What really surprised us was the M-Byte’s astonishing 48-inch, 4k full-width dashboard display – an item that had the top car industry bosses visiting Byton’s stand at CES.
Investigation reveals increased risk to women in car accidents
In an exclusive investigation, we spoke to crash-test experts to find out why women are at greater risk in car accidents, and if there was in-built sexism in vehicle safety assessments.
The University of Virginia’s Center for Applied Biomechanics in the US, for example, estimates that a woman wearing a seatbelt is 73 per cent more likely to be seriously injured in a head-on crash compared with a male counterpart, while Swedish researchers have found women are thrown further forward in rear-end collisions due to their smaller frames, resulting in a higher risk of whiplash injuries. Other contributing factors include stiff car seats, which can act as a trampoline for lighter occupants, while crash-test dummies were based on ‘50th percentile males’ until 2015.
Euro NCAP’s technical director, Richard Schram, explained that in the early days of crash testing such details wouldn’t have affected results, because making car structures safe was the priority. He acknowledged that some statistics would be hard for women to accept, although a new crash test dummy would help deliver more detailed results.
Black box glitches under scrutiny
Black box car insurance is a popular way for young drivers to get affordable cover, but our research found policies were being cancelled due to malfunctioning devices, with one reader accused of doing 106mph in a 30mph zone.
Silkie Carlo, director of privacy group Big Brother Watch, called telematics policies “exploitative data-for-discounts schemes”, but the Association of British Insurers said they were of “particular benefit” to young drivers.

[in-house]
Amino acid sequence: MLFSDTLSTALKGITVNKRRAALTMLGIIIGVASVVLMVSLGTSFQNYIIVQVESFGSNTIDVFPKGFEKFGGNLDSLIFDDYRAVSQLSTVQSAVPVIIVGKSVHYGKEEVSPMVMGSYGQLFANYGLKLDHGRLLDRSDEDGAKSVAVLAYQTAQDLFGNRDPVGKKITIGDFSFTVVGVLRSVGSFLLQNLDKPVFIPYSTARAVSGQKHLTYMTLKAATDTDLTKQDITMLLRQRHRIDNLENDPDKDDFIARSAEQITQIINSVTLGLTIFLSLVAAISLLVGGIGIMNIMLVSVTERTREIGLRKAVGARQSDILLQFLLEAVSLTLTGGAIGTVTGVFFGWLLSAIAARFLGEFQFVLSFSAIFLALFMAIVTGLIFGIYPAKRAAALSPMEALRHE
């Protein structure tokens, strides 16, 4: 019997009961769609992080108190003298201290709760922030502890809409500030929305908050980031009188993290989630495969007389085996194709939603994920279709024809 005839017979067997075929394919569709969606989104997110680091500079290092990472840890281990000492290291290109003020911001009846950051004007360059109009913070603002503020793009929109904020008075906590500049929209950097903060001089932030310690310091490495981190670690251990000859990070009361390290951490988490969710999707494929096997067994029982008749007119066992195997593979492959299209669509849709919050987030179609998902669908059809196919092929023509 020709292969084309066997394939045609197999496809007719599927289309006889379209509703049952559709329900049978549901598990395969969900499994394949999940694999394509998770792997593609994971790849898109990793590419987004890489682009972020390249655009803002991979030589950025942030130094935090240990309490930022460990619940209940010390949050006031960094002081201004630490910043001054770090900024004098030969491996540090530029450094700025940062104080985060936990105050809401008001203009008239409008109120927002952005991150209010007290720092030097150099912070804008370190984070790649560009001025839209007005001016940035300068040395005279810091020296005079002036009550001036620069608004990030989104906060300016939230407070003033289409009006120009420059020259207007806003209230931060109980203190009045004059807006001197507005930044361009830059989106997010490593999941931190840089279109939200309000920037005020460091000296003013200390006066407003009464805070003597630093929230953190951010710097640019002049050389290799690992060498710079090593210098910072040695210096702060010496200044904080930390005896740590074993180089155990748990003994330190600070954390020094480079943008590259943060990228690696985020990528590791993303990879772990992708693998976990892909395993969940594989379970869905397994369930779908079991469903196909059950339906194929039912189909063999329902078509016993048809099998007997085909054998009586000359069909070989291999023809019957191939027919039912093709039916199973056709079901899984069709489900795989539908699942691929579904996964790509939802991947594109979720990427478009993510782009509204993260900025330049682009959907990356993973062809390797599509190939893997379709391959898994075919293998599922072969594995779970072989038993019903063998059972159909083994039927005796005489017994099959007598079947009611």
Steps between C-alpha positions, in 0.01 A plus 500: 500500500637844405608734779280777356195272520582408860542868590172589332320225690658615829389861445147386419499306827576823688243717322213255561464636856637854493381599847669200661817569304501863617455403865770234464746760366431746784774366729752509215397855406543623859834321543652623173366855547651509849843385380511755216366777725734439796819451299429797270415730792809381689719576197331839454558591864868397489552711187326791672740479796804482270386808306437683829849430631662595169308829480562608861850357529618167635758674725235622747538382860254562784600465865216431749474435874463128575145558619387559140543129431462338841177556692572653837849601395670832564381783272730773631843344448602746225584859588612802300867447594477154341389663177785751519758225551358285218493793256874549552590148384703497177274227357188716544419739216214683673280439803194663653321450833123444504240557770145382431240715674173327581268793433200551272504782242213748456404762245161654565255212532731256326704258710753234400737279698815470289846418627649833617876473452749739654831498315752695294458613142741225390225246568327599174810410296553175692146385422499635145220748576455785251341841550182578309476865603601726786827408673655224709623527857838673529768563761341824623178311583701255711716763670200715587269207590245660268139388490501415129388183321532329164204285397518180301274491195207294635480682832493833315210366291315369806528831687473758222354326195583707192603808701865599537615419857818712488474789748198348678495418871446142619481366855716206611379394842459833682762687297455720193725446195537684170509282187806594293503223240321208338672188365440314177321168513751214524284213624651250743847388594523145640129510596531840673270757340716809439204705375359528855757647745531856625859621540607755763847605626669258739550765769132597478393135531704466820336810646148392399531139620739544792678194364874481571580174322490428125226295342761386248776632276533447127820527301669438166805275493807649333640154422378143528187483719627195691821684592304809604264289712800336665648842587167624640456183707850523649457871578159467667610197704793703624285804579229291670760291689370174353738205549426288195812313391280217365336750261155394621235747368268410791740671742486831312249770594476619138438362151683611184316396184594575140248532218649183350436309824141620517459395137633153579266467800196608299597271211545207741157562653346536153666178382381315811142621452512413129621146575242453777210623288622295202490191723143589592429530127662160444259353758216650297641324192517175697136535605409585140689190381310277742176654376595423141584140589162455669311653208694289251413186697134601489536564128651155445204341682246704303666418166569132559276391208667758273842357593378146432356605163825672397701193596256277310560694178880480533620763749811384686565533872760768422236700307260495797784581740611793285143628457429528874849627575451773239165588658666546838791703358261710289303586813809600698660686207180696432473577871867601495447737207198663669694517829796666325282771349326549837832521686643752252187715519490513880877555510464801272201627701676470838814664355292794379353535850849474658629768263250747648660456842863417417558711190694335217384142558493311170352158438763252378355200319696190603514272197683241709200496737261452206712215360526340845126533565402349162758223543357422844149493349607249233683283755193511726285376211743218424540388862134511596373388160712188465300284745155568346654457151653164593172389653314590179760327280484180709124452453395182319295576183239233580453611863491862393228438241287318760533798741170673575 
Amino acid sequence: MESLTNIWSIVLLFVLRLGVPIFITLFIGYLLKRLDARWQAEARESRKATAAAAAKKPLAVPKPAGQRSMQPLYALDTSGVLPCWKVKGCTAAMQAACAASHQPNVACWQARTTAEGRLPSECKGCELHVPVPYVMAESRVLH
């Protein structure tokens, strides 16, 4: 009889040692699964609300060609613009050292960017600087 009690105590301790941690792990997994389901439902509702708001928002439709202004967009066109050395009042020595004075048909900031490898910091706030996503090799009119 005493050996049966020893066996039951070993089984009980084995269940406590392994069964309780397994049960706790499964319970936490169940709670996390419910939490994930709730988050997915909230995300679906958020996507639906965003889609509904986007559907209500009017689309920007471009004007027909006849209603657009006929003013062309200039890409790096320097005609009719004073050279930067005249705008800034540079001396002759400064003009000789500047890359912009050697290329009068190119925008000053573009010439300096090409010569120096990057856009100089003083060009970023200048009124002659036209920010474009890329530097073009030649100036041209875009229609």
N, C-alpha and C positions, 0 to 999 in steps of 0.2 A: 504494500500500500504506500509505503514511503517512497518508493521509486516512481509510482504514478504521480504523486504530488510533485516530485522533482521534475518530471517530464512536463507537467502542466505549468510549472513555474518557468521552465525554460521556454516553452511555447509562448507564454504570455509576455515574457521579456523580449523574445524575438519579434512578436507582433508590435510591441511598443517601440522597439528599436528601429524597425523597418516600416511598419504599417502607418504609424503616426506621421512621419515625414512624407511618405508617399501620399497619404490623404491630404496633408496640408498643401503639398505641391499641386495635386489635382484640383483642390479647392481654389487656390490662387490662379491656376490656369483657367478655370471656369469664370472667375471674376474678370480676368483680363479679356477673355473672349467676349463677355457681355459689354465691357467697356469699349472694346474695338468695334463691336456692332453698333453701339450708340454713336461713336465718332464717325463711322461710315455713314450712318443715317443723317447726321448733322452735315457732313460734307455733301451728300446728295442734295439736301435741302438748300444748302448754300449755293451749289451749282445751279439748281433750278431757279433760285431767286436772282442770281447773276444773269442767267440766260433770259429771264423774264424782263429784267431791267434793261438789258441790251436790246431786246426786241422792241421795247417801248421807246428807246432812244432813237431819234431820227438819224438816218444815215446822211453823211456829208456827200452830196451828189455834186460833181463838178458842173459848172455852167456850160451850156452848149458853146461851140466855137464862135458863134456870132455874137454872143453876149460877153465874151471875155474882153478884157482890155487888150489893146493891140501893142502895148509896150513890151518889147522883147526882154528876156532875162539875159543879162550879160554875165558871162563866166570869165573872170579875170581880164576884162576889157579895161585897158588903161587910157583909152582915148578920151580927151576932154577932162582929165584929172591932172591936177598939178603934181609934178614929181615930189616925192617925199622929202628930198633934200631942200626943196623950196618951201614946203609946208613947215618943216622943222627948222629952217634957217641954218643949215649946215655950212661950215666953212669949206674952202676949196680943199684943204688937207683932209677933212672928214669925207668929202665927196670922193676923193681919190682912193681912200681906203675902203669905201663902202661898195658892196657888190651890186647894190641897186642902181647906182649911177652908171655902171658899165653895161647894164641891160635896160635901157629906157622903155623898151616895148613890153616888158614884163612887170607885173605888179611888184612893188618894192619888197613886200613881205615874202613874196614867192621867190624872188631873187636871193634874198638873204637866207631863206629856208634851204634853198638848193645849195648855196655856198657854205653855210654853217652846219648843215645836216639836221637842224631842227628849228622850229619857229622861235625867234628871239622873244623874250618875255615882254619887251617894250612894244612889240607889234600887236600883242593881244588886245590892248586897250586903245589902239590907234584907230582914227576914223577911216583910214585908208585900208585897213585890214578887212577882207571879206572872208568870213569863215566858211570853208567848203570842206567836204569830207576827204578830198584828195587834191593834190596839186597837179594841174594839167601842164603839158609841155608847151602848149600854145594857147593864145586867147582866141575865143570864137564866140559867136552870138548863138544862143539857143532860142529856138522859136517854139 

Precept points to Polestar’s evolution
Polestar made a solid start with its 1 – a hi-tech hybrid coupé – and the 2, a pure-electric hatchback. But both cars were clearly influenced by the electric vehicle-focused brand’s Volvo parentage.
So it was a significant moment when the Geely-owned manufacturer revealed its vision for how its models’ looks and execution could evolve as the Swedish company moves further towards being a brand in its own right. And it did this through the Precept concept.
The dramatic fastback is around 4.7 metres long, but has a 3.1-metre wheelbase that’s closer to that of a Mercedes S-Class limousine. It also has spectacular ‘suicide’ rear doors that combine with the two at the front to give pillarless access to the cabin.
Its styling and overall profile show how Polestar’s designers hope to pull the brand away from Volvo’s lineage – and sure enough, you’d be hard pushed to spot any remaining connections to the mothership, thanks to a clean simplicity to the front ‘grille’ (there’s no need for regular air intakes, of course) and a brutal, razor-thin treatment on the tail-lights. The same goes for the cabin, which takes Swedish sophistication to new levels thanks to a facia shorn of the regular adornments. There’s a tiny instrument display and then a chunky, Android Automotive-powered, portrait-layout touchscreen that looks after many of the main functions.
More than a physical vehicle, though, the Precept showcases Polestar’s ethos on sustainability. The cabin is vegan, since the conventional interior plastics have been replaced by a flax-based composite. As a result, the amount of plastic used in the car’s construction has been reduced by 80 per cent – and the total weight of the interior components has been cut by half.
The car’s seat covers are manufactured from recycled PET bottles; even the process for weaving the thread is more efficient than usual, reducing the amount of waste. The carpets are made from recycled fishing nets, while the bolsters in the seats and headrests are produced from materials, including cork, discarded by the wine industry.